They would not regain their freedom until nearly a month after the accident. As they had been victims of a crime, they were provided with a resident’s card on humanitarian grounds, although Migration also offered them a so-called “assisted return”. This meant to return, now traumatized by the accident and with a lot less money in their pockets, to the place they had escaped from almost a year earlier.
A few weeks after leaving the migration station, the group split up. Maxcellus and Evis opted for Tijuana, which has a border with California. The rest went to Nuevo Laredo and Reynosa, in Tamaulipas, on the other side of Texas. Between Tijuana and Nuevo Laredo there are more than 1,300 miles across Sonora, Chihuahua and Coahuila, desert states on the border and in which organized crime has gained strength.
In Tijuana, as in all the rest of the border, the options are limited for asylum seekers. Either you sign up on a list and follow the process legally, or you jump the fence and ask for asylum, knowing that you begin your struggle for protection with the handicap of having disobeyed U.S. rules.
Every morning, dozens of people gather at the El Chaparral pass, where you can access the United States on foot. There, every day, the American authorities call out ten numbers for passing. Each number is a family. On the other side they will have their first interview in which the credibility of their threat is determined. If you are not there when they call out your number, you miss your turn and have to wait for the stragglers to be called. A website allows you to follow the progress of the list, which is managed by the asylum seekers themselves.
The wait at El Chaparral is a collection of the horrors of the world. There are Hondurans, Salvadorians and Guatemalans who have been threatened to death by gangs, there are Mexicans who have fled when cartels put prices on their heads, and there are Cameroonians who traveled halfway round the world to get to that very place. Usually, asylum seekers wait two or three months until they hear their name and the door to the United States is opened to them, but there are suspicions that if you pay, you can speed up the process.
On the first day they set foot in Tijuana, Maxcellus and Evis had no idea about any of this.
Ten days later their phone stopped working.
They must have done something to get across so quickly.
It wasn’t until April that a Cameroonian recently released from the Otay Mesa detention center in California confirmed that Maxcellus, the shipwreck survivor, was there. Customs and Border Protection (CBP) did not respond to requests for information. Later in mid May, I learnt he had been released.
Derrick, 26, was released on April 27, 2020, in Houston, Texas. He had been held for several months after he crossed the international bridge from Nuevo Laredo to the United States in early December.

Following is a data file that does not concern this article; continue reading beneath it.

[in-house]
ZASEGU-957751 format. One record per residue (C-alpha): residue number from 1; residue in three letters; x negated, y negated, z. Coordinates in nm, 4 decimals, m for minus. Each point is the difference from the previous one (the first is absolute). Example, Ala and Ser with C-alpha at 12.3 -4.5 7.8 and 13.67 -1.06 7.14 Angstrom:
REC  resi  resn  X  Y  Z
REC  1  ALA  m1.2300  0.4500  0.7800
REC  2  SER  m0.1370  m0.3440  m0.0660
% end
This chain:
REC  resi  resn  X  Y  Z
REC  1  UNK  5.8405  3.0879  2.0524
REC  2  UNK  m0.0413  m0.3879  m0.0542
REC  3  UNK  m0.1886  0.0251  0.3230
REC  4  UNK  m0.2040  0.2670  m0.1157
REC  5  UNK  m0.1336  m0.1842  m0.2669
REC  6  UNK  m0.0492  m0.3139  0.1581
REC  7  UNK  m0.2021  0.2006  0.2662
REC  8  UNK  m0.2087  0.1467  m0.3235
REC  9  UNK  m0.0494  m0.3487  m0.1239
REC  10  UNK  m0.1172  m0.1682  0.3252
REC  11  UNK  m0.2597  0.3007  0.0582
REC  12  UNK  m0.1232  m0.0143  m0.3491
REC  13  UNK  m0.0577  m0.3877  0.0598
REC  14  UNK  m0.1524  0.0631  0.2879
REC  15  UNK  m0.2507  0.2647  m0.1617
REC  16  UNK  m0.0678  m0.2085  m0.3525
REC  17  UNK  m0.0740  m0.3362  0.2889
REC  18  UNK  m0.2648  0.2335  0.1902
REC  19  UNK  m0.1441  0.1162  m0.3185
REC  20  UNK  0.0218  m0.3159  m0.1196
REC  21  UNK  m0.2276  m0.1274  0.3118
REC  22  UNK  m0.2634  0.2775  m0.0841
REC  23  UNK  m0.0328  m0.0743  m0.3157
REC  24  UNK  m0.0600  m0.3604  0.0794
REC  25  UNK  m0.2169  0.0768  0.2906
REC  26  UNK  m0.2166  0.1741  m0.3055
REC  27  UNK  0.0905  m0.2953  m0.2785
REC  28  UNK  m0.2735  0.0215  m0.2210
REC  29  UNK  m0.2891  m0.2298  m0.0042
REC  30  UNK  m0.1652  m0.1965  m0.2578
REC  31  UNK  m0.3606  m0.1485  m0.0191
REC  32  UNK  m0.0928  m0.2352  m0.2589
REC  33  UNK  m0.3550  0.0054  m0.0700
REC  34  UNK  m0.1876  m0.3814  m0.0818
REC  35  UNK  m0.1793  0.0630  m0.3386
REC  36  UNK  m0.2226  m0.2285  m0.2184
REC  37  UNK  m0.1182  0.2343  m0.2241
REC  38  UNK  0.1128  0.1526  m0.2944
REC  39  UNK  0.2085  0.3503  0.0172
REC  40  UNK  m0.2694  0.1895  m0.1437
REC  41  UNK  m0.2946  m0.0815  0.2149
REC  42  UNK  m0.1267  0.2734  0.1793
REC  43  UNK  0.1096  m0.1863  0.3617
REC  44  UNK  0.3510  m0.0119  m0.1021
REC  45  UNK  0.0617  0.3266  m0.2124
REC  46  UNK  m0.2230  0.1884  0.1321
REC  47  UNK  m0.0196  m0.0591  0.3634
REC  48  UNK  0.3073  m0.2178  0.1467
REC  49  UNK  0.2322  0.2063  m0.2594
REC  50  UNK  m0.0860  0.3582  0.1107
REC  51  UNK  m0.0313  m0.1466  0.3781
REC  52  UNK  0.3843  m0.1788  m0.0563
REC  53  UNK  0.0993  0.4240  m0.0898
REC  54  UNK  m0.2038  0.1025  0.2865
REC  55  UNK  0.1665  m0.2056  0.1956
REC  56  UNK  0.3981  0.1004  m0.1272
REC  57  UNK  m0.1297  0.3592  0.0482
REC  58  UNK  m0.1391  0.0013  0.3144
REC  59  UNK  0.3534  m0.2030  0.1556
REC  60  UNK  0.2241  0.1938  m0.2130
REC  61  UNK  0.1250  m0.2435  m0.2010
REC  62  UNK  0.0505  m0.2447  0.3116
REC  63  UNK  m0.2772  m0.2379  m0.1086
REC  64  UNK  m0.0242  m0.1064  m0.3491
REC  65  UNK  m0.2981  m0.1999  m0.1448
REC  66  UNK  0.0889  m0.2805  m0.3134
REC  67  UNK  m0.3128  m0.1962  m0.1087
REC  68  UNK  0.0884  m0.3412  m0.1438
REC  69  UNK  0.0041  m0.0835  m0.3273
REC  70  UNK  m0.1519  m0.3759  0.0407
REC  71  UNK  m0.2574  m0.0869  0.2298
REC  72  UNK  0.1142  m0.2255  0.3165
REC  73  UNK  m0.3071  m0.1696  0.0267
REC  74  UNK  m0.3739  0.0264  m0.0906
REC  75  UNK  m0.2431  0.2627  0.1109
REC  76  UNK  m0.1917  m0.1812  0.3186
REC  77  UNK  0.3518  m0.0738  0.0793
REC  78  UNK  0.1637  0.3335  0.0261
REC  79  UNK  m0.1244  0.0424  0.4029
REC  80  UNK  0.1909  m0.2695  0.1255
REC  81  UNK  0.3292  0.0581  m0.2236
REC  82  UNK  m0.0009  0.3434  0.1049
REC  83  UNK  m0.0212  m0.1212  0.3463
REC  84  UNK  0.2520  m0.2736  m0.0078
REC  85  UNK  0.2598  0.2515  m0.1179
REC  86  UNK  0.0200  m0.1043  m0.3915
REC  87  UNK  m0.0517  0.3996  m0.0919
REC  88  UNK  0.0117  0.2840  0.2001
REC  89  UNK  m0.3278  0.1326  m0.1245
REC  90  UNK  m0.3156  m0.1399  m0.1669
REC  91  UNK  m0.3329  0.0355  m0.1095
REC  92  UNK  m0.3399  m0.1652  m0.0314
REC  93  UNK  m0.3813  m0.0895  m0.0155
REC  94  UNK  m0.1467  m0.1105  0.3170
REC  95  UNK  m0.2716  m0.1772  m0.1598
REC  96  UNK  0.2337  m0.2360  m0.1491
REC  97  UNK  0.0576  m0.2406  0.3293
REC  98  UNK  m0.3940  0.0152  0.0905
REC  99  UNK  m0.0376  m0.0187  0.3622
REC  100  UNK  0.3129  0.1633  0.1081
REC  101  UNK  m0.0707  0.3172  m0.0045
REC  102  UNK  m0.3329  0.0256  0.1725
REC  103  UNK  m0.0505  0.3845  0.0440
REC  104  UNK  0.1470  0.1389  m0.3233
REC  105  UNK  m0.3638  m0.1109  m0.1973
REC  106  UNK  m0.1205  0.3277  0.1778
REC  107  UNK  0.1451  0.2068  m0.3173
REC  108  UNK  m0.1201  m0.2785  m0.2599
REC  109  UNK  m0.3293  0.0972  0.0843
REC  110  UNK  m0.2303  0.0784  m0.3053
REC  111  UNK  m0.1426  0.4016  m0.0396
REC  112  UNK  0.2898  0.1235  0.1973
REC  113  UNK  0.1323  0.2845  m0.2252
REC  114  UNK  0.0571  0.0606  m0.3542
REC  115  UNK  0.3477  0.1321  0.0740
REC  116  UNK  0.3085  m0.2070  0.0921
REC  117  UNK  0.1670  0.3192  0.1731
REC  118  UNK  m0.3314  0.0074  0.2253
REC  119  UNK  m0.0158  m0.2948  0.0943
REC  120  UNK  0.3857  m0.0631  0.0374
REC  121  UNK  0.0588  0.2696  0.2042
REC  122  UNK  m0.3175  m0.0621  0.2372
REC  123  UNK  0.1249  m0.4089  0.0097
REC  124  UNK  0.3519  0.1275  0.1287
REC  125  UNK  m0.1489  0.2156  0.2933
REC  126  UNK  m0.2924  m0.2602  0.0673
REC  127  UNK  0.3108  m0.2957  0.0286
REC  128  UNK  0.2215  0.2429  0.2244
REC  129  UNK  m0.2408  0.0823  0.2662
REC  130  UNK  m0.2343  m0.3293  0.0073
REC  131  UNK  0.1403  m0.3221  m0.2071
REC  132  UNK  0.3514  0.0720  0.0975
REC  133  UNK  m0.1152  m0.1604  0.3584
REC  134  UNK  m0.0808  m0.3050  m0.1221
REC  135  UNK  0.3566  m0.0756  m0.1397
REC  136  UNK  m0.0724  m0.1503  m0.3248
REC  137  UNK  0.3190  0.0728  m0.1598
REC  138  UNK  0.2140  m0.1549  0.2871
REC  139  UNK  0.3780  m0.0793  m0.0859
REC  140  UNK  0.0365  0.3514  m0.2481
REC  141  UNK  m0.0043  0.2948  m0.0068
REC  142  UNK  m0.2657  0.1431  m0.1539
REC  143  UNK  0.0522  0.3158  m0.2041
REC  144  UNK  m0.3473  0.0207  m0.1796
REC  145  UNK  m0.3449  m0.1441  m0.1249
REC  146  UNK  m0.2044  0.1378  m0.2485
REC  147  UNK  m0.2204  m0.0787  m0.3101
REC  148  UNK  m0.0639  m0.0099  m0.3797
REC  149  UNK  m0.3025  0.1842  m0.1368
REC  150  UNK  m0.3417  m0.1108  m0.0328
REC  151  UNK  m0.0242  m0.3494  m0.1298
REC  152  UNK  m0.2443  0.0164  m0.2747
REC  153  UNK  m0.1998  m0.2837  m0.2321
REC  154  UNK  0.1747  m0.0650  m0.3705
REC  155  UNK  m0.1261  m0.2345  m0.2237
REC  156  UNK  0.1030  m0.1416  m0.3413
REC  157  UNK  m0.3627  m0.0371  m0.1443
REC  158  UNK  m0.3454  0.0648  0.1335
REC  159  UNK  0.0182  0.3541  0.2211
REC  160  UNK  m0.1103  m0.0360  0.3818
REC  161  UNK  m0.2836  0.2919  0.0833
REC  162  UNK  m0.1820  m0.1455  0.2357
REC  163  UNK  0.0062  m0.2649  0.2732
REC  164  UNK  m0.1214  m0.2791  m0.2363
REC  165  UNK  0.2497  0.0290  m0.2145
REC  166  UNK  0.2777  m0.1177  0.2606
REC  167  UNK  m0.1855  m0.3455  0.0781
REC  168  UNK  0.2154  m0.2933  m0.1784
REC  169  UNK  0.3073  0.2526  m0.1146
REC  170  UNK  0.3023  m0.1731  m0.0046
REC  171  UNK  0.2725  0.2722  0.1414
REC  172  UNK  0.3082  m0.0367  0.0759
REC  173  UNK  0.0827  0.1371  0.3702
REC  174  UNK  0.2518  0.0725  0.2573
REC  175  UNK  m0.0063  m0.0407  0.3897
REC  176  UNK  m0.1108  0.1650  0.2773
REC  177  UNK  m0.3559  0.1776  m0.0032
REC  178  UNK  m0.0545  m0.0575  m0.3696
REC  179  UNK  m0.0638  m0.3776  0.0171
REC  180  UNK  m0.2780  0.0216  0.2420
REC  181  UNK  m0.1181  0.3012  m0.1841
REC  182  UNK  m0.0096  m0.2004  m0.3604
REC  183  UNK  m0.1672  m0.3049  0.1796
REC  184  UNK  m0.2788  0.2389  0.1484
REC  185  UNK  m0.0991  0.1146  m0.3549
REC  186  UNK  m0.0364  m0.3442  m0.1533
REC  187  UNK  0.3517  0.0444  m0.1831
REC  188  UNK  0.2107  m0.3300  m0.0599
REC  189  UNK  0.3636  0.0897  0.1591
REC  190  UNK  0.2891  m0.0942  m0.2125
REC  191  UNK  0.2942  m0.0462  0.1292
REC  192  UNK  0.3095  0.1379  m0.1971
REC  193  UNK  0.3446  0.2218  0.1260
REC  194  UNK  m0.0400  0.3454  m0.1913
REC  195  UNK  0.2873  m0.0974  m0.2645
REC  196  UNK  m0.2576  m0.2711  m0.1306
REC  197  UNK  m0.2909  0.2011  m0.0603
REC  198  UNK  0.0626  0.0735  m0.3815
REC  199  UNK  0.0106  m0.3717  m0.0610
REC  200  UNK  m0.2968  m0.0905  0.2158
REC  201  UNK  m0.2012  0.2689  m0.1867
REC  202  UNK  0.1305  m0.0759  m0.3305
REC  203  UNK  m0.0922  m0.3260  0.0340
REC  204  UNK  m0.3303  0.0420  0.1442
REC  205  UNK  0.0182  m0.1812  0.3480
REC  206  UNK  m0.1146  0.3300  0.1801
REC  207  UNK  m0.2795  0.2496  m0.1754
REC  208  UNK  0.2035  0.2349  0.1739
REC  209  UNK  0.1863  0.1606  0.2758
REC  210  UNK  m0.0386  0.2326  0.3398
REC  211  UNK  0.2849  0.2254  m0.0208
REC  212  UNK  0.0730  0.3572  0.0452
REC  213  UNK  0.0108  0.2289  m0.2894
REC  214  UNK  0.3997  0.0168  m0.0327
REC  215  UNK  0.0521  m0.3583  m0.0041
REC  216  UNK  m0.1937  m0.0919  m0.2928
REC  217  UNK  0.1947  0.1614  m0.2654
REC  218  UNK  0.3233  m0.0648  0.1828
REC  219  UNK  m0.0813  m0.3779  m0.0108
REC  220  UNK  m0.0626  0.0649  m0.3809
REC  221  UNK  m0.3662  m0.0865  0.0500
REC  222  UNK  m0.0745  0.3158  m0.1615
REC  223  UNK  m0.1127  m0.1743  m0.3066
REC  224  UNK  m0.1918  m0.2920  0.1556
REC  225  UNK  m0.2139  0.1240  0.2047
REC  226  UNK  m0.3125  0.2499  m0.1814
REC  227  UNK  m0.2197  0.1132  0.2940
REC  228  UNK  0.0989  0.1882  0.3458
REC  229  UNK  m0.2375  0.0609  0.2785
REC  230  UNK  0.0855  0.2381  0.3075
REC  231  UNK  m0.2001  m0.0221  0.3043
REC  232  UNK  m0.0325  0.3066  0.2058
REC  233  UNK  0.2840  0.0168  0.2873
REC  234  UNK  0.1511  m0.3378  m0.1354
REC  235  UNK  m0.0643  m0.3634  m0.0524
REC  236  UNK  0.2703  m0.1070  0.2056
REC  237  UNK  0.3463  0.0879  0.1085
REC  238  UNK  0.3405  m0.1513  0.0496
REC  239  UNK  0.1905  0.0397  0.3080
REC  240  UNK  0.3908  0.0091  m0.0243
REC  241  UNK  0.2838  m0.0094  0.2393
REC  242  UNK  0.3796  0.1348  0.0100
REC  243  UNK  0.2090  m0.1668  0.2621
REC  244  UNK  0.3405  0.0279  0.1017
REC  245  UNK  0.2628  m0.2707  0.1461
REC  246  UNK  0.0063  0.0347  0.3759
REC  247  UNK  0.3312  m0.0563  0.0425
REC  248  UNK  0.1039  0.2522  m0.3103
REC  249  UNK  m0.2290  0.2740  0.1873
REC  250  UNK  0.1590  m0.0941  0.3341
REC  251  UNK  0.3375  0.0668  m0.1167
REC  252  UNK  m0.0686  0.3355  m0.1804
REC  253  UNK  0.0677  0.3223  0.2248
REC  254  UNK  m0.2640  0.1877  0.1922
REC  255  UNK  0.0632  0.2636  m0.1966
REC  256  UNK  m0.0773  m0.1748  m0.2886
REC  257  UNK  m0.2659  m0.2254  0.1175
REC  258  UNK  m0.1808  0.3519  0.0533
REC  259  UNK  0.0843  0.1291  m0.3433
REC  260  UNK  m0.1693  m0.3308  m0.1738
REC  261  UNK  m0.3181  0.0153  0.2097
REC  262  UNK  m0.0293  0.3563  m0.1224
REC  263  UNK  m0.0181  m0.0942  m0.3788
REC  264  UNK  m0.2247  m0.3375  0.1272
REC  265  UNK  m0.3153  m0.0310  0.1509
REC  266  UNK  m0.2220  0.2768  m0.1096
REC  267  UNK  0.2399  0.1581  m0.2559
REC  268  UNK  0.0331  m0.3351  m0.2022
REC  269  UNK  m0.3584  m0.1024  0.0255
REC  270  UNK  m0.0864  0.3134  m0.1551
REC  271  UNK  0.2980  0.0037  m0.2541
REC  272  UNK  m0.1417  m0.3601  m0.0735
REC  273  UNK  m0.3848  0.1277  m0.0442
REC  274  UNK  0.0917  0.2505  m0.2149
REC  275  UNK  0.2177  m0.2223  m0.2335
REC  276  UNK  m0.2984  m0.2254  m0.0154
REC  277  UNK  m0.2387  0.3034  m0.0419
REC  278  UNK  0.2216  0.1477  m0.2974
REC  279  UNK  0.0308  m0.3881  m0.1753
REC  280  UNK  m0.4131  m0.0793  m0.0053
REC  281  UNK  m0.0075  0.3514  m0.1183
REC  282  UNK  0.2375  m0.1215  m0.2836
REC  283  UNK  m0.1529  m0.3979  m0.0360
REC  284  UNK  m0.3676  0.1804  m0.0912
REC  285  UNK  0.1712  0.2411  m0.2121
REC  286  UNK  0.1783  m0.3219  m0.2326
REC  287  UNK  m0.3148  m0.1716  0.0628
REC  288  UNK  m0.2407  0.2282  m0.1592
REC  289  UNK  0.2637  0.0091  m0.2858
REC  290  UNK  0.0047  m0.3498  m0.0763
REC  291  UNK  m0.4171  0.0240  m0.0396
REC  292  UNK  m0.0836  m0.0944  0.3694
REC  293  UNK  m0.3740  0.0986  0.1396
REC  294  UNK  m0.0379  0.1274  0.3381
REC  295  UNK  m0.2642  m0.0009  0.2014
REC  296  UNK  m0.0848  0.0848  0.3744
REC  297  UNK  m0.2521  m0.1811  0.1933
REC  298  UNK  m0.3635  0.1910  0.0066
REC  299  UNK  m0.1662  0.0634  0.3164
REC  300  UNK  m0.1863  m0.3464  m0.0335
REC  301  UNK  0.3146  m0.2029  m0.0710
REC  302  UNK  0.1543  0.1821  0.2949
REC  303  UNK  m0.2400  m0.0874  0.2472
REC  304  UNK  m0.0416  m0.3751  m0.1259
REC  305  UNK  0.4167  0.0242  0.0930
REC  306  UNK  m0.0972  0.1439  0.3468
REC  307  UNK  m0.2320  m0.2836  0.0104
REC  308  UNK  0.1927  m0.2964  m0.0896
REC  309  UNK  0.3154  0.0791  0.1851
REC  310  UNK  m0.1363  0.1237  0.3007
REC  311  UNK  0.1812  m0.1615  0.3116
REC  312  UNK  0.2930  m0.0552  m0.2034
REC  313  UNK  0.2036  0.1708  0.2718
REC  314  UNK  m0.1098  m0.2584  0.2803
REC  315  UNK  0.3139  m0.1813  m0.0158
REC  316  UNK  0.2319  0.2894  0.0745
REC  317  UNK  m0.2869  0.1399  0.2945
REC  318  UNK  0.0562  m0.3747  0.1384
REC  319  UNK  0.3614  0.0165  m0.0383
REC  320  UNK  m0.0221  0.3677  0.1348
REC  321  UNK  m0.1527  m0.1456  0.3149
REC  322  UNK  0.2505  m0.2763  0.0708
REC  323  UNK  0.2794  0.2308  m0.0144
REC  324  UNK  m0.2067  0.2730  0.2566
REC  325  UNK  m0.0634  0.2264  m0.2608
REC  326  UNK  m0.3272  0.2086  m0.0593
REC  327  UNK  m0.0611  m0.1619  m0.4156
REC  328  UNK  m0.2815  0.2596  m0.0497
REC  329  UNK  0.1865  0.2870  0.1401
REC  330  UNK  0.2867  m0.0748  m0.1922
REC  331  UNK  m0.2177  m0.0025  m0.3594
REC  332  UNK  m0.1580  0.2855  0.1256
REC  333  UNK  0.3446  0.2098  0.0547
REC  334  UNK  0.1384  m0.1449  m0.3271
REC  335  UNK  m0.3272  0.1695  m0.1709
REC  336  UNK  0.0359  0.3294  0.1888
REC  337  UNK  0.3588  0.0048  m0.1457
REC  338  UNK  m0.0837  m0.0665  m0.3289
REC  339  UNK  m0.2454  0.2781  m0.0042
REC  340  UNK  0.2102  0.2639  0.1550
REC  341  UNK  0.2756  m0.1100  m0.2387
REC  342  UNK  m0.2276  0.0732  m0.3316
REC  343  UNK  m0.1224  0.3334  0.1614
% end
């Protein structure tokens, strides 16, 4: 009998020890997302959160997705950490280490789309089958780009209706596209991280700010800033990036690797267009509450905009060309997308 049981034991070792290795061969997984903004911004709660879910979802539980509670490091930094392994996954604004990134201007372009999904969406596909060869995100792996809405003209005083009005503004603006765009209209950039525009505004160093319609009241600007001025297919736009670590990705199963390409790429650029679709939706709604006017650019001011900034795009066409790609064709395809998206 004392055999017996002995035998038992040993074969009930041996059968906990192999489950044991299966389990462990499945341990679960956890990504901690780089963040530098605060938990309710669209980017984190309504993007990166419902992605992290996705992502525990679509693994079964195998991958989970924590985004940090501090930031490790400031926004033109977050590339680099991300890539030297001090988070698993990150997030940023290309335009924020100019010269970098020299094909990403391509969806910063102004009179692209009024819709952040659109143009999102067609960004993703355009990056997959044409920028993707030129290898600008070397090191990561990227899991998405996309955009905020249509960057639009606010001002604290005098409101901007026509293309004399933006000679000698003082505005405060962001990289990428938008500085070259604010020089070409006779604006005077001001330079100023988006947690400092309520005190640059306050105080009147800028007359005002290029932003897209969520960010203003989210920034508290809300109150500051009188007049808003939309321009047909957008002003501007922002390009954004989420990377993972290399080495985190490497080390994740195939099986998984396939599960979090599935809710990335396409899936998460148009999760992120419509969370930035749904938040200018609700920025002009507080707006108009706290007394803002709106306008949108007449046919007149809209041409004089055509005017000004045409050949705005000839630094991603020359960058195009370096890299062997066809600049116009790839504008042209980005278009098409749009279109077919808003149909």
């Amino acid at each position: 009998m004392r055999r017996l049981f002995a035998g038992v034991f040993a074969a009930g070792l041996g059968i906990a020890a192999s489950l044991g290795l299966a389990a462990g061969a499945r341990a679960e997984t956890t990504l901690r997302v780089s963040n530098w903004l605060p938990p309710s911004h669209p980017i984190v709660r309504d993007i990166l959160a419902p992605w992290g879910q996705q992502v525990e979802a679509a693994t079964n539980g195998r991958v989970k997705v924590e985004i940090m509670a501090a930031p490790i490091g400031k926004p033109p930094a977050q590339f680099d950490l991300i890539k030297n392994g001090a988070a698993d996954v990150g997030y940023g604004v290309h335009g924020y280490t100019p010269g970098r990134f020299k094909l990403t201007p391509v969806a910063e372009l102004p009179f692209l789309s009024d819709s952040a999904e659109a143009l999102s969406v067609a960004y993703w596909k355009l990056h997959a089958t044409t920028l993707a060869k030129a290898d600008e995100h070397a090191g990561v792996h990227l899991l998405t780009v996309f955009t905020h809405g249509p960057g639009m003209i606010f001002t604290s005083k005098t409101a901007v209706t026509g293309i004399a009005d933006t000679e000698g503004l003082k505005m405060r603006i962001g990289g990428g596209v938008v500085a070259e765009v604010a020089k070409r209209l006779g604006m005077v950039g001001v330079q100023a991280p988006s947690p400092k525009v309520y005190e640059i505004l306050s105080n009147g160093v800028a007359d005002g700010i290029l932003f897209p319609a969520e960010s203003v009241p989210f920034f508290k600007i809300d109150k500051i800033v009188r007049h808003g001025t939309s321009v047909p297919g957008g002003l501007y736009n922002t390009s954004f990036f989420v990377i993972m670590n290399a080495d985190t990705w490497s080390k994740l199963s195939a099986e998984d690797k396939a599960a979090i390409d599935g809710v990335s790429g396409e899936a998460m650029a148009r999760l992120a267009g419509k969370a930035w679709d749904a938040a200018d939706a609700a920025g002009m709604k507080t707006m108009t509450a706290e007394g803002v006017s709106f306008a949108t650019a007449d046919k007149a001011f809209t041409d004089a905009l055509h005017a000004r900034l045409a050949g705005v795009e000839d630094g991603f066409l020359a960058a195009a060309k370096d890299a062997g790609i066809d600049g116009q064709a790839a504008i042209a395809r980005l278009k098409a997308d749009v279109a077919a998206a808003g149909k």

He was also on the boat and now says he does not know how he managed to get out of the water alive. He just thanks God. He is currently being held with relatives and is awaiting an appointment with the American judge who will hear his request for asylum. We talked by video conference at the beginning of May 2020.
Like the rest of his colleagues, Derrick needs protection. He fled his country when the army killed his cousin, a student like himself at Buea University in southwest Cameroon. Derrick’s is a nomadic family looking for a place to feel safe. His brother is in Dubai. His mother is in Canada. His father is the only one left in Cameroon. “I left because of political instability,” he says.
The story of young Derrick, a political science student and farmer, mirrors that of his peers. Persecution and then a hasty flight halfway round the world to try to reach the United States. Trapped in Mexico, he also got on the damned ship that sank in Chiapas.
He claims he doesn’t know who organized it, only that it was a Mexican man and that he escaped when the crew begged for help and later drowned. Nor does he know the name of the place from which they set sail. But he claims that when he was in the car, he saw they were driving away from Tapachula airport.
As for the treatment provided by the Mexican authorities, he remembers the first immigration station. “I was in very bad condition.”
Being detained was not part of his plans, but freedom also caught him by surprise. From one day to the next, Derrick remembers, they were on the streets. It was early November in Tuxtla-Gutiérrez, the capital of Chiapas. None of the eight Cameroonians had ever been to this place or planned to stay, despite the efforts of the Mexican authorities to keep them from going north.
Being trapped in Tapachula had cost his companions their lives. Now, suddenly, the Mexican government had changed its tune and some members of the camp were receiving their permanent resident cards and were on their way north. All they needed was to raise enough money to get going.
“In the shipwreck we lost everything. Documents, papers, money. But I had some bills in my pocket, so we were able to rent a room while we talked to our families,” he says. They rented a room for four thousand pesos. The following week, they moved to second room where they paid half.
Families are a basic lifeline for those who flee. Abandoned in the middle of nowhere, traumatized and penniless, the eight survivors gathered in that room and planned their trip north. They received some financial support and they recovered from the shock. They had not put themselves through that hell to stay in Chiapas.